CANBERRA - There is no doubt Covid-19 is causing great economic damage all round the world, and Papua New Guinea is no exception.
One estimate from the PNG Trade Union Congress is that more than 10,000 jobs in the private sector have been lost due to the pandemic and the subsequent state of emergency.
Continue reading "PNG’s job crisis & Covid-19" »
Belden Namah - "The Marape government has totally failed the people at a time when they need their government the most"
BELDEN NAMAH MP
| Leader of the PNG Opposition
PORT MORESBY - The price of gold has taken off around the world as the Covid-19 pandemic pushes investors to turn away from currencies to buy gold but PNG is missing out because of the continued closure of Porgera gold mine.
The government of prime minister James Marape is fully responsible for this loss of revenue because of its decision to refuse an extension of the special mining lease to Canadian miner Barrick and the protracted court proceedings that have resulted.
Continue reading "PNG missing out on gold 'explosion'" »
| My Land, My Country
LAE - Papua New Guinea’s environment minister has tried to ease tensions over the proposal to dump mine waste into Huon Gulf in Morobe Province.
Wera Mori says it has not been decided if tailings from the K17 billion Wafi-Golpu project will be disposed using deep sea tailing. But he also admitted that the construction of a tailings dam is not part of the plan.
Continue reading "Mine waste debate divides Huon people" »
Eaglewood collectors. They do not know the true value of this highly sought after wood and are ripped off by unscrupulous traders
TUMBY BAY - In 2012 I was trekking through the hills north of Amau in the Central Province carrying out a social mapping study.
I overnighted in several small villages and hamlets staying in local houses and enjoying the hospitality of the owners. Sitting around a fire in the evening is a great way to collect social mapping data.
A popular topic of conversation at the time was garahu or eaglewood. This was something completely new to me and I pricked up my ears.
Continue reading "Eaglewood – friendly PNG villagers ripped off again" »
"Young came to have more profound impact on the Wopkaimin than any previous colonial administrative or army patrol. He made ethnographic observations but more importantly recorded that the streams seemed to contain copper deposits"
EX KIAP WEBSITE - I have often meant to write of my 24 day patrol to the Star Mountains (Wopkaimin) in August and September of 1966 and the finding of copper sulphate presence in that remote north western corner of the then Western District.
There has been some confusion as to who first discovered evidence of copper leading to the Ok Tedi venture, hence this article.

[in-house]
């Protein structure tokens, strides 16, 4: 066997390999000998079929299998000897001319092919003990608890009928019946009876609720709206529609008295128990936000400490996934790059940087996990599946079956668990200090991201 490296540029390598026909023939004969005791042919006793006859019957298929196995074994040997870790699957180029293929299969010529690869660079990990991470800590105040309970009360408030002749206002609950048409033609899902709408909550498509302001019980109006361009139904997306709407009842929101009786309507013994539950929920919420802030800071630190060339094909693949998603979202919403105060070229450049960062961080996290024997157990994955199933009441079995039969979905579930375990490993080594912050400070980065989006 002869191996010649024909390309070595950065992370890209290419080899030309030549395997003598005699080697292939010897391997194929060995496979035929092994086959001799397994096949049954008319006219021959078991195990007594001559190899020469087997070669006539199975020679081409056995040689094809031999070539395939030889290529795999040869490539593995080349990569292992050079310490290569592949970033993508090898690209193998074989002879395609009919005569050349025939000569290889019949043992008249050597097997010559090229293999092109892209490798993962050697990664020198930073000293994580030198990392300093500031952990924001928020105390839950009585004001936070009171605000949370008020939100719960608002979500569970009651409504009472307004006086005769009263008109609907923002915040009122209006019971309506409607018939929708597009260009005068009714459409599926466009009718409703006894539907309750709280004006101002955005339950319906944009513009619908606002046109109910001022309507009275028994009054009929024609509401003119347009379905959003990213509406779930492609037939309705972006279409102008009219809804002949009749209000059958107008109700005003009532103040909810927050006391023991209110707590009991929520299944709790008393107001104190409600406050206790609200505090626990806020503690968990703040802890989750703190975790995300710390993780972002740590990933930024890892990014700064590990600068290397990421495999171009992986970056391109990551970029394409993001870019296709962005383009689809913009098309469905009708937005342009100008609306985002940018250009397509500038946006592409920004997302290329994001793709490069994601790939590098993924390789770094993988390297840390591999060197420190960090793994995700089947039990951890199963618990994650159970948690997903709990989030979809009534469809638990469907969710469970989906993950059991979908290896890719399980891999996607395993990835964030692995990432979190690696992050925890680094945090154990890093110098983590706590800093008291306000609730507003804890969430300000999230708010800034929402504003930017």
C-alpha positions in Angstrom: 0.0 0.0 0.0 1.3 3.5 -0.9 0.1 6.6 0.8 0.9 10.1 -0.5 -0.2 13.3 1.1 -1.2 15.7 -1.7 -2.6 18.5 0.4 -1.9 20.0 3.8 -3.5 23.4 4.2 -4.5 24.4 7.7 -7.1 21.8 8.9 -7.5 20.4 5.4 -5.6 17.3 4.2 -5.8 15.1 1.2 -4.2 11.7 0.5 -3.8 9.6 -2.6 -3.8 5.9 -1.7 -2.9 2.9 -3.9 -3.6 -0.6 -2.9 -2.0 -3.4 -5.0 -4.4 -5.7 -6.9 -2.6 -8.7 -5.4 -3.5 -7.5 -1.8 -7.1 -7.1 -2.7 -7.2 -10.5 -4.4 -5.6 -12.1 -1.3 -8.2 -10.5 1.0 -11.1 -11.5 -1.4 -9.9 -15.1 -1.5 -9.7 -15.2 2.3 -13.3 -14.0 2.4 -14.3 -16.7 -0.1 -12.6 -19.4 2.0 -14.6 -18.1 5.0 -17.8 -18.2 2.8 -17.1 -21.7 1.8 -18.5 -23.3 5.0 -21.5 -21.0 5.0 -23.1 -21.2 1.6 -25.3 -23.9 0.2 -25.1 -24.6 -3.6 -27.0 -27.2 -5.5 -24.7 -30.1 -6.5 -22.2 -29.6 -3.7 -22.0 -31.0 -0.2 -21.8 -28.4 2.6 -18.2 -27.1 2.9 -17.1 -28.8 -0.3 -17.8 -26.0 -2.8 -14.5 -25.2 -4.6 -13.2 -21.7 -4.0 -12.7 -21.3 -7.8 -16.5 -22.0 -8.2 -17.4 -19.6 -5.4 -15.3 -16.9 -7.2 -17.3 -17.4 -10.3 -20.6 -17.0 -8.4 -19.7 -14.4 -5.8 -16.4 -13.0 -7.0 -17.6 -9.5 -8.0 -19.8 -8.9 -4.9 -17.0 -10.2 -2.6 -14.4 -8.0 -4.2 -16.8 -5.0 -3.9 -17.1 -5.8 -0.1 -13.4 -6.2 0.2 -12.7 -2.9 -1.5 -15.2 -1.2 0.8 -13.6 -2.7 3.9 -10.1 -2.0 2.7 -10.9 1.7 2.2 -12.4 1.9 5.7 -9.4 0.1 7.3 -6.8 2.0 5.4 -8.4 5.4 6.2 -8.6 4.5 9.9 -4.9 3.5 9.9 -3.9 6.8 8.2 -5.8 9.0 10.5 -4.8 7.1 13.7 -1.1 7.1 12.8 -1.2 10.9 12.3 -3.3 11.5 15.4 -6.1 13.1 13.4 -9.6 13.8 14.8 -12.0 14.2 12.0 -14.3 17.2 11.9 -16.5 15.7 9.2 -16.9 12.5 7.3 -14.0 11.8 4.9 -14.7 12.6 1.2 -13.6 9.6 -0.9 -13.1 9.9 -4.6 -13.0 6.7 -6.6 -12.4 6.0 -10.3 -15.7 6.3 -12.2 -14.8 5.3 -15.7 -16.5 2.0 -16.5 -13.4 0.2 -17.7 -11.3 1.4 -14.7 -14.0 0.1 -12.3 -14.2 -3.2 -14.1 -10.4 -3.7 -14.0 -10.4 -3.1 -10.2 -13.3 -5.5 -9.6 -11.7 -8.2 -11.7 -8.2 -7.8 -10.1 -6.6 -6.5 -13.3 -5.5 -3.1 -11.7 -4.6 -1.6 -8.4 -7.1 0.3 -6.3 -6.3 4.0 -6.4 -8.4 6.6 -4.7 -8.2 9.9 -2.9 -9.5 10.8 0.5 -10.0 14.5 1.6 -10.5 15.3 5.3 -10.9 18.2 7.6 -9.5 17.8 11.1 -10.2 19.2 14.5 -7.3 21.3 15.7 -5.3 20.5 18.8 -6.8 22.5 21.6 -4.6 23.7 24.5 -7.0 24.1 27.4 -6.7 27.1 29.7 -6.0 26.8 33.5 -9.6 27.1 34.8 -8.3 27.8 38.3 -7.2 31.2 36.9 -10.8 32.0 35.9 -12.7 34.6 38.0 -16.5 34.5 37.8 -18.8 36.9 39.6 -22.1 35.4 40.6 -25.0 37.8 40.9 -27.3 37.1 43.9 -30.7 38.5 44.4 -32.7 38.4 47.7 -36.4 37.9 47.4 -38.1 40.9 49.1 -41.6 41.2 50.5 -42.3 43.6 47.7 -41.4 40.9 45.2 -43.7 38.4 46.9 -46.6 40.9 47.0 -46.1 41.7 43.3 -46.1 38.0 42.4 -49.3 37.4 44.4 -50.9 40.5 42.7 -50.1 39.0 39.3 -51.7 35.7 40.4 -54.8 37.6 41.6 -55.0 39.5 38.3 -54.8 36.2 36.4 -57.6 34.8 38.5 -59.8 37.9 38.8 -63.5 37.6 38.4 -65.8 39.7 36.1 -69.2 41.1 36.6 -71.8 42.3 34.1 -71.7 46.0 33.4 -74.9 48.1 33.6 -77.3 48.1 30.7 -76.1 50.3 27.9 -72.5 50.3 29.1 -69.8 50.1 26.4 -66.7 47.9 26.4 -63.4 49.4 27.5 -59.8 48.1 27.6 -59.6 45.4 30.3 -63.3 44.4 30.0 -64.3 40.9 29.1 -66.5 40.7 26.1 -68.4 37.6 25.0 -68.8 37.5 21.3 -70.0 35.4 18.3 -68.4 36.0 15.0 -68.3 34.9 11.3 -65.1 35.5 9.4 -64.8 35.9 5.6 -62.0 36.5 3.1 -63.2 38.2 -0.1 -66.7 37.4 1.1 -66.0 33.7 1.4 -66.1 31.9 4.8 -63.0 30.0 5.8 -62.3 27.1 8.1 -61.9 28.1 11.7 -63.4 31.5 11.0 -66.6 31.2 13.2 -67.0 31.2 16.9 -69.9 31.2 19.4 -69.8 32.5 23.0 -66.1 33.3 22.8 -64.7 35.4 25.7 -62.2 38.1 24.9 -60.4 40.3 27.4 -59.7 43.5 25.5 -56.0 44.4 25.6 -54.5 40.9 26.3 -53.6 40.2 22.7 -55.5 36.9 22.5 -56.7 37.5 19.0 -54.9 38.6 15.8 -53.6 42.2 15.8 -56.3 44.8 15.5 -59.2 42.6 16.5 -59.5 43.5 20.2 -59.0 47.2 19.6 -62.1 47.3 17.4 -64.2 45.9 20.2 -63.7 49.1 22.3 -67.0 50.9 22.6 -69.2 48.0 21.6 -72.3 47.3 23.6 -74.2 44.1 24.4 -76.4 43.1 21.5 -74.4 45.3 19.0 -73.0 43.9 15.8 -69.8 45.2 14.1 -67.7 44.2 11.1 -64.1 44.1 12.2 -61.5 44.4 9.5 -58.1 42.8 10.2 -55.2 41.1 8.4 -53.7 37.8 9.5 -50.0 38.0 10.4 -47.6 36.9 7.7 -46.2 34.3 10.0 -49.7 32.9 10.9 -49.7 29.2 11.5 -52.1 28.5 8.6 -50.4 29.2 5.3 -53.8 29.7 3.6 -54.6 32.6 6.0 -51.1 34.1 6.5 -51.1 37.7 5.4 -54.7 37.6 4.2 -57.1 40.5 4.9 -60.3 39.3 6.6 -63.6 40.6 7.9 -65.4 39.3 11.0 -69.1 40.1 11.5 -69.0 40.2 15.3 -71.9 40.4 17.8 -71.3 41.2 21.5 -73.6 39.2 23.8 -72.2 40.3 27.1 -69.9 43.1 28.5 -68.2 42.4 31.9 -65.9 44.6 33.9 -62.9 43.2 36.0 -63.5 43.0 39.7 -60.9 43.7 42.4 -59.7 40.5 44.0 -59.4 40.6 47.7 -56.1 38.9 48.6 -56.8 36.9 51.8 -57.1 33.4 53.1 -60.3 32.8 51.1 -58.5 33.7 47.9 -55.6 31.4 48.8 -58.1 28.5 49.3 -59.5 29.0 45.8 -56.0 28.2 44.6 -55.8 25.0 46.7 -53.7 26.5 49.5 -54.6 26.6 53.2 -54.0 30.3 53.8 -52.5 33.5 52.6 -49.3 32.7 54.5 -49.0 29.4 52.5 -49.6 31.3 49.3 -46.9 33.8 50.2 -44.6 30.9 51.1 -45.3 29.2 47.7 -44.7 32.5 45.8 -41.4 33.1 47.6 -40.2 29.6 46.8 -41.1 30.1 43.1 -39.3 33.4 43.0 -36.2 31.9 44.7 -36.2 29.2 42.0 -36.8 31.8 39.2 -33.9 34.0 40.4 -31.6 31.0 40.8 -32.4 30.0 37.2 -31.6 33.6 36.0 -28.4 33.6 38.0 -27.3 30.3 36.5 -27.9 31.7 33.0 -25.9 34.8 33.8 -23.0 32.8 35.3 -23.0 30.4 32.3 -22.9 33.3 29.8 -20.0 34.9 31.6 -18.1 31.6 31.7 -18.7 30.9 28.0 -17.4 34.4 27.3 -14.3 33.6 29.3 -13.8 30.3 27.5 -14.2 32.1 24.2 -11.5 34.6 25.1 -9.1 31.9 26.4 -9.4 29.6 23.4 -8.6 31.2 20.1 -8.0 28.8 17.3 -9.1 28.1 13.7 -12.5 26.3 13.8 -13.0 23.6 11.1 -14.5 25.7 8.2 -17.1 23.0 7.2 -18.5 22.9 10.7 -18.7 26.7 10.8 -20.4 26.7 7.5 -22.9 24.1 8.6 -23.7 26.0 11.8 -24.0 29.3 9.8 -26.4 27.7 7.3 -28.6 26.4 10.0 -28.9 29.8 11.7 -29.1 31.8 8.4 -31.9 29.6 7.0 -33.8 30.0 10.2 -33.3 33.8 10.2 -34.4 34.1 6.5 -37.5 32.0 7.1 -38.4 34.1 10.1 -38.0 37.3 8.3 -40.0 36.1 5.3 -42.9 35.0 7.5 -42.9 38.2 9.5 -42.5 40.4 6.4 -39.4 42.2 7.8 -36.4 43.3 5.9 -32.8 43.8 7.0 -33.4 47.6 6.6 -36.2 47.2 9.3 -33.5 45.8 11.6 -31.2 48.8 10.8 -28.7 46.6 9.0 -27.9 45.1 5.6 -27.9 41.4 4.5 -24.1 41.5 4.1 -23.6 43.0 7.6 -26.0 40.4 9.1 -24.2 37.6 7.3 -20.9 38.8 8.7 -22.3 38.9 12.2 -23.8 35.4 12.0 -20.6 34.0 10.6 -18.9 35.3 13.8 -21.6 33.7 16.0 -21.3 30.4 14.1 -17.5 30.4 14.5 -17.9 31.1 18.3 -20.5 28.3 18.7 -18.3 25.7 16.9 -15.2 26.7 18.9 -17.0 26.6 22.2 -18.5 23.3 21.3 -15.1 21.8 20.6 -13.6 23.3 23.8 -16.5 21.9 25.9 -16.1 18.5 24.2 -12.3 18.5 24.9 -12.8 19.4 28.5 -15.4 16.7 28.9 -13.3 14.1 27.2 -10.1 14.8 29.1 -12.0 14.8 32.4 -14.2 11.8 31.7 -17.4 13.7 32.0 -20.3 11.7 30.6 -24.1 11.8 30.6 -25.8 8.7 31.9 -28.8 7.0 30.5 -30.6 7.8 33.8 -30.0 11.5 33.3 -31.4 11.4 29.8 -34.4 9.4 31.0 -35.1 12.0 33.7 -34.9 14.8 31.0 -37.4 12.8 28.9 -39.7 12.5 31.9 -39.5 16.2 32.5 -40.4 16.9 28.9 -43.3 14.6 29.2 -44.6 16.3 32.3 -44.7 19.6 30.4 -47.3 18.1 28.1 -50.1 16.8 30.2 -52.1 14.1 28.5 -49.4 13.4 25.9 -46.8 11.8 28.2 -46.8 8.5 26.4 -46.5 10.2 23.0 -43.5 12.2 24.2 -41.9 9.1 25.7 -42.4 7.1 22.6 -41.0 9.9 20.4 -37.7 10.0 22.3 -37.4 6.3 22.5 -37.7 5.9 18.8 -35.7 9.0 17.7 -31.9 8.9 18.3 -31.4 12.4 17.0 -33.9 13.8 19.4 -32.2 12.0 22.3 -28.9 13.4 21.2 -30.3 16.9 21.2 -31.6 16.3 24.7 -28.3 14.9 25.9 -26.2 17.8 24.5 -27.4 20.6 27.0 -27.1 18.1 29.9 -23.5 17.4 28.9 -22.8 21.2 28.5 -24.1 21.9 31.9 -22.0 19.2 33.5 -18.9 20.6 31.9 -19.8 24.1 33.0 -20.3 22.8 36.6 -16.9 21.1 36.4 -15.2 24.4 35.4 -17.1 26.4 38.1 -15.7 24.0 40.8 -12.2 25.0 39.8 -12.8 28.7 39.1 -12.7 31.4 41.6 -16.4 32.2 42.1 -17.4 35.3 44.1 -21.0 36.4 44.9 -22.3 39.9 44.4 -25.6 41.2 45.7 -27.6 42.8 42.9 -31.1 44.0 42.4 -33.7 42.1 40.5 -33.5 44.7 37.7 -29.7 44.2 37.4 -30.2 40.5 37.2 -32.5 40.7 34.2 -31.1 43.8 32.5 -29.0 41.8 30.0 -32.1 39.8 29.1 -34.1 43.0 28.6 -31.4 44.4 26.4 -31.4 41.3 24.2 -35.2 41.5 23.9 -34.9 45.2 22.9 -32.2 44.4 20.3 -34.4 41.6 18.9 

Continue reading "The finding of Ok Tedi" »
PORT MORESBY – A month ago, on Wednesday 17 June, the Papua New Guinea parliament passed a mining amendment bill suppressing the participation of landowners in the development of PNG mineral resources projects and promoting the participation of the State.
The bill provides a legal basis for the government and foreign investors to take their cut of the pie but the position of landowners’ equity is not very clear.
Continue reading "New mining act poses economic threat" »
Morata street stall
EDDIE TANAGO PAINE
PORT MORESBY - On the eve of Papua New Guinea’s state of emergency shut down, little did informal vendors know how this sudden decision would snap their daily livelihoods.
While the state of emergency was a crucial measure to prevent the spread of the virus, the restrictions imposed had a devastating impact on the majority of urban people.
Continue reading "Covid-19 & the urban poor" »
A billboard advertising Justin Parker's company, Golden Valley (Australian Financial Review)
| National Affairs Correspondent | The Australian Financial Review
SYDNEY - The lockdown has been good to gold. Since early February it has rallied more than 10% as investors predictably sought shelter in the precious metal during these uncertain economic times.
But some of that sheen has come off this rally in recent days after The Australian Financial Review revealed industry standards around ethical sourcing, or ‘conflict gold’, were hollow at best.
Continue reading "Oz gold industry goes on trial" »
Alluvial gold miners, Dantanai, Kieta District. A Human Rights Watch investigation found illegal artisanal gold miners around Porgera routinely use mercury, a poison which has had significant health impacts on both miners and their families
SAM JAY KAUPA
The unlawful extraction and export of gold is a scandal in both Papua New Guinea and Australia. Among the major beneficiaries, it seems from a recent investigation by the Australian Financial Review, even the respectable institution, the Perth Mint. Sam Jay Kaupa is an experienced mining engineer and manager with extensive domestic and international experience - KJ
PORT MORESBY - There is a question people need to ask. Why can’t the central bank of Papua New Guinea buy gold to curb smuggling and build reserves to stabilise the plummeting kina?
The mining sector accounts for about 9% of GDP and the overall resources sector contributes about 26% of GDP. This will continue to rise with the current demand for cobalt, a by-product of the precipitate from Ramu Nickel.
Continue reading "Gold stolen on a massive scale" »